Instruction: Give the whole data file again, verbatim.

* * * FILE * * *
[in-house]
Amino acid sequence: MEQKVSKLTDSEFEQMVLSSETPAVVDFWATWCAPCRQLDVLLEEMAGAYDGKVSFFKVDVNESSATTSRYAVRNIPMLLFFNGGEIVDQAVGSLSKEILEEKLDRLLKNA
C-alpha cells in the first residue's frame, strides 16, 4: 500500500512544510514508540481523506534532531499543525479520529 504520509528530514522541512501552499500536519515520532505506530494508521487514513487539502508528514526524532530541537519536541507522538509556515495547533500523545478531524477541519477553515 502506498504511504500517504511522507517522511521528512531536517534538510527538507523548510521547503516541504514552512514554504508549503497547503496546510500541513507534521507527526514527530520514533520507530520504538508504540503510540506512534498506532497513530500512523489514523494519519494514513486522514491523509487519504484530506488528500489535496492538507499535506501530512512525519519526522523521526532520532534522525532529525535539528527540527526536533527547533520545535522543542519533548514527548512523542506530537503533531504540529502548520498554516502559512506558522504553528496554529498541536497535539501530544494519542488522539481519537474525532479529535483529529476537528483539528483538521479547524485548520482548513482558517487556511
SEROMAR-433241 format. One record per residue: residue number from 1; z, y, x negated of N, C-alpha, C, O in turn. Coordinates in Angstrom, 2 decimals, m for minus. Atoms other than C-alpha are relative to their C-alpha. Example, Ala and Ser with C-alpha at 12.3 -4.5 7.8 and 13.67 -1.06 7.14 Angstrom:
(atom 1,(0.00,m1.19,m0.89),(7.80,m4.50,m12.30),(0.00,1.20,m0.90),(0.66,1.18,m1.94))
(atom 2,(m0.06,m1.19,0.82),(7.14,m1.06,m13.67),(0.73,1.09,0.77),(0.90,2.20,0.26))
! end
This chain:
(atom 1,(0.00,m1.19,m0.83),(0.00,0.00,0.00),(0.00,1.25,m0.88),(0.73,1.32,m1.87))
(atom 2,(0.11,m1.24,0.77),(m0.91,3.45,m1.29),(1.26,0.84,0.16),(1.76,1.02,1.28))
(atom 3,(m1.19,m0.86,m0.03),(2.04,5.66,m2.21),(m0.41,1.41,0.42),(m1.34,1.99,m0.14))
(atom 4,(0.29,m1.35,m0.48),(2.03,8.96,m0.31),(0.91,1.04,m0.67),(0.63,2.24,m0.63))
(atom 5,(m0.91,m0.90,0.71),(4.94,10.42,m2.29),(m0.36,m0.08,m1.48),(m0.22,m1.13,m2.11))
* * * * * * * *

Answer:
[in-house]
Amino acid sequence: MEQKVSKLTDSEFEQMVLSSETPAVVDFWATWCAPCRQLDVLLEEMAGAYDGKVSFFKVDVNESSATTSRYAVRNIPMLLFFNGGEIVDQAVGSLSKEILEEKLDRLLKNA
C-alpha cells in the first residue's frame, strides 16, 4: 500500500512544510514508540481523506534532531499543525479520529 504520509528530514522541512501552499500536519515520532505506530494508521487514513487539502508528514526524532530541537519536541507522538509556515495547533500523545478531524477541519477553515 502506498504511504500517504511522507517522511521528512531536517534538510527538507523548510521547503516541504514552512514554504508549503497547503496546510500541513507534521507527526514527530520514533520507530520504538508504540503510540506512534498506532497513530500512523489514523494519519494514513486522514491523509487519504484530506488528500489535496492538507499535506501530512512525519519526522523521526532520532534522525532529525535539528527540527526536533527547533520545535522543542519533548514527548512523542506530537503533531504540529502548520498554516502559512506558522504553528496554529498541536497535539501530544494519542488522539481519537474525532479529535483529529476537528483539528483538521479547524485548520482548513482558517487556511
SEROMAR-433241 format. One record per residue: residue number from 1; z, y, x negated of N, C-alpha, C, O in turn. Coordinates in Angstrom, 2 decimals, m for minus. Atoms other than C-alpha are relative to their C-alpha. Example, Ala and Ser with C-alpha at 12.3 -4.5 7.8 and 13.67 -1.06 7.14 Angstrom:
(atom 1,(0.00,m1.19,m0.89),(7.80,m4.50,m12.30),(0.00,1.20,m0.90),(0.66,1.18,m1.94))
(atom 2,(m0.06,m1.19,0.82),(7.14,m1.06,m13.67),(0.73,1.09,0.77),(0.90,2.20,0.26))
! end
This chain:
(atom 1,(0.00,m1.19,m0.83),(0.00,0.00,0.00),(0.00,1.25,m0.88),(0.73,1.32,m1.87))
(atom 2,(0.11,m1.24,0.77),(m0.91,3.45,m1.29),(1.26,0.84,0.16),(1.76,1.02,1.28))
(atom 3,(m1.19,m0.86,m0.03),(2.04,5.66,m2.21),(m0.41,1.41,0.42),(m1.34,1.99,m0.14))
(atom 4,(0.29,m1.35,m0.48),(2.03,8.96,m0.31),(0.91,1.04,m0.67),(0.63,2.24,m0.63))
(atom 5,(m0.91,m0.90,0.71),(4.94,10.42,m2.29),(m0.36,m0.08,m1.48),(m0.22,m1.13,m2.11))